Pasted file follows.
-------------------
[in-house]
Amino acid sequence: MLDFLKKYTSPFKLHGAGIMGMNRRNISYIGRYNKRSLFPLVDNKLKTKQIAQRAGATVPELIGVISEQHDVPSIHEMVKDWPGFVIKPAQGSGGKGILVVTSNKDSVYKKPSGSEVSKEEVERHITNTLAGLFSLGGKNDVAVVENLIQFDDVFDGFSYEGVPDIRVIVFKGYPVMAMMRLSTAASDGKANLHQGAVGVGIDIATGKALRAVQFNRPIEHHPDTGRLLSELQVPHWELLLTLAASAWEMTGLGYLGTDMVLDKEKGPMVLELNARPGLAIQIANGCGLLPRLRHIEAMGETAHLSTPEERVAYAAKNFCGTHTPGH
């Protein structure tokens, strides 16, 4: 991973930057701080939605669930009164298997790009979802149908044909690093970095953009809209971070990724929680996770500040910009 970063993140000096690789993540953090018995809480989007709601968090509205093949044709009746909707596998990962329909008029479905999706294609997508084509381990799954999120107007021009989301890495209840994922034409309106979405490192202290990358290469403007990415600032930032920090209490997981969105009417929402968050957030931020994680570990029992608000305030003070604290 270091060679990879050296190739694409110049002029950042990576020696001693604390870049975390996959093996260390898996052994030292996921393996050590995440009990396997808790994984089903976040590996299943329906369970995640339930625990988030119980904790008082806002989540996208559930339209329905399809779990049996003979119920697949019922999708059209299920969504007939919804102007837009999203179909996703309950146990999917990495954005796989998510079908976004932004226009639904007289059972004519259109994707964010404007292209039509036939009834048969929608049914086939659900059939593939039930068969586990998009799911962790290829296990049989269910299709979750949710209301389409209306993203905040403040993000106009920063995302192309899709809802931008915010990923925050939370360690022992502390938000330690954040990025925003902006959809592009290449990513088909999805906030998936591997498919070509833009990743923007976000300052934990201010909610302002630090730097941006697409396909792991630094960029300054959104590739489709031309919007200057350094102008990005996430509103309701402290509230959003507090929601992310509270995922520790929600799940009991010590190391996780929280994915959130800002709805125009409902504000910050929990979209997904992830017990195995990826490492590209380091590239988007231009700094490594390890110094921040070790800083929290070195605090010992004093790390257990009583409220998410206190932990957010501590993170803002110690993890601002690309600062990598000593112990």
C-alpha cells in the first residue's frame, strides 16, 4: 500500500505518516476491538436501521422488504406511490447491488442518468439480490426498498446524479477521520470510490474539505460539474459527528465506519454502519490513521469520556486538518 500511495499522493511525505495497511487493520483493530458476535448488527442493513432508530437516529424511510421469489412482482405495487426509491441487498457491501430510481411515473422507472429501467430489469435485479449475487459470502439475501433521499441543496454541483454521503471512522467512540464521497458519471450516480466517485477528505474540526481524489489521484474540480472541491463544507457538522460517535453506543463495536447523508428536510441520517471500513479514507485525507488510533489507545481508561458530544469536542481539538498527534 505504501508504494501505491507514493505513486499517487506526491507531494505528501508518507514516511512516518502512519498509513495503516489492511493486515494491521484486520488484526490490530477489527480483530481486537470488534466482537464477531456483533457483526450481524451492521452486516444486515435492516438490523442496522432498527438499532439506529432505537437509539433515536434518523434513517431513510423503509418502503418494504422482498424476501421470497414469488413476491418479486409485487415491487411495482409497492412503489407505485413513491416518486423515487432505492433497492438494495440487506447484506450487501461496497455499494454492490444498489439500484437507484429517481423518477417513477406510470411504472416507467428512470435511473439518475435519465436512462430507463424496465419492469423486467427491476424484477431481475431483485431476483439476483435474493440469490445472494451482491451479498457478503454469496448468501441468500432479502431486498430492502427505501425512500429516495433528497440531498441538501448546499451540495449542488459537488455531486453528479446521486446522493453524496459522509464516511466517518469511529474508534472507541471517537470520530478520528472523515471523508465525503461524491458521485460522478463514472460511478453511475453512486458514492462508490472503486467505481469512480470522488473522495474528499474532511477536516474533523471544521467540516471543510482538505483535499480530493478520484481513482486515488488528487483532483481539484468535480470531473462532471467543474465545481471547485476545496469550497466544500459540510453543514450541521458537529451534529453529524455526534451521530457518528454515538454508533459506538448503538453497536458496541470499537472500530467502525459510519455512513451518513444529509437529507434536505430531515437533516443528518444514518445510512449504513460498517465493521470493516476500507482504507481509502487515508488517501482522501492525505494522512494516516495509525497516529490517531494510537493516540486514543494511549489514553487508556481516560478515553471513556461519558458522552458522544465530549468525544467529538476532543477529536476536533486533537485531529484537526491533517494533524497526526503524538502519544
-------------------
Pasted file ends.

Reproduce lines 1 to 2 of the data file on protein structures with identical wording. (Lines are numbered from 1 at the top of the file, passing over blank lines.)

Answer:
[in-house]
Amino acid sequence: MLDFLKKYTSPFKLHGAGIMGMNRRNISYIGRYNKRSLFPLVDNKLKTKQIAQRAGATVPELIGVISEQHDVPSIHEMVKDWPGFVIKPAQGSGGKGILVVTSNKDSVYKKPSGSEVSKEEVERHITNTLAGLFSLGGKNDVAVVENLIQFDDVFDGFSYEGVPDIRVIVFKGYPVMAMMRLSTAASDGKANLHQGAVGVGIDIATGKALRAVQFNRPIEHHPDTGRLLSELQVPHWELLLTLAASAWEMTGLGYLGTDMVLDKEKGPMVLELNARPGLAIQIANGCGLLPRLRHIEAMGETAHLSTPEERVAYAAKNFCGTHTPGH